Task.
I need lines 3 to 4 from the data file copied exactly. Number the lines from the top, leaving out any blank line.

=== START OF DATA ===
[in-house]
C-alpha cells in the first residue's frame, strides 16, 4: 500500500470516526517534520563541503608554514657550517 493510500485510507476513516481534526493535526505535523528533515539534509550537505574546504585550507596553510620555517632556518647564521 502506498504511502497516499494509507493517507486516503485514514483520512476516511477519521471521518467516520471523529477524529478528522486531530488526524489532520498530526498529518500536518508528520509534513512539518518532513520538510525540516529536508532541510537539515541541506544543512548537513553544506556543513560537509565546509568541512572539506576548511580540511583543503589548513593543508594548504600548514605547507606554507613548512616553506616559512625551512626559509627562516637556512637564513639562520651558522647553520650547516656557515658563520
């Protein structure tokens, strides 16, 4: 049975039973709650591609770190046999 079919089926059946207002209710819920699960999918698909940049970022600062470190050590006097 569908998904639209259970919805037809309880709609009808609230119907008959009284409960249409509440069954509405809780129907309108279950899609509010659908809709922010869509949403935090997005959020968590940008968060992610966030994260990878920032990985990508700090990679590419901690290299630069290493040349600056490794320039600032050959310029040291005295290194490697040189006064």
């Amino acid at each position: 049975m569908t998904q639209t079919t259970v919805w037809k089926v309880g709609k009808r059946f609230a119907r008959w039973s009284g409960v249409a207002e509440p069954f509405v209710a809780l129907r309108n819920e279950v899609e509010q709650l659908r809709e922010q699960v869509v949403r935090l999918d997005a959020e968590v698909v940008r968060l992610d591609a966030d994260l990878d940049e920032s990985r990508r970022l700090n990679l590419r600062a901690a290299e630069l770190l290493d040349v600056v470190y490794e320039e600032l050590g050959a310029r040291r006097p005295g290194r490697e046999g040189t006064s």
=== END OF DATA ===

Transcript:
């Protein structure tokens, strides 16, 4: 049975039973709650591609770190046999 079919089926059946207002209710819920699960999918698909940049970022600062470190050590006097 569908998904639209259970919805037809309880709609009808609230119907008959009284409960249409509440069954509405809780129907309108279950899609509010659908809709922010869509949403935090997005959020968590940008968060992610966030994260990878920032990985990508700090990679590419901690290299630069290493040349600056490794320039600032050959310029040291005295290194490697040189006064």
């Amino acid at each position: 049975m569908t998904q639209t079919t259970v919805w037809k089926v309880g709609k009808r059946f609230a119907r008959w039973s009284g409960v249409a207002e509440p069954f509405v209710a809780l129907r309108n819920e279950v899609e509010q709650l659908r809709e922010q699960v869509v949403r935090l999918d997005a959020e968590v698909v940008r968060l992610d591609a966030d994260l990878d940049e920032s990985r990508r970022l700090n990679l590419r600062a901690a290299e630069l770190l290493d040349v600056v470190y490794e320039e600032l050590g050959a310029r040291r006097p005295g290194r490697e046999g040189t006064s």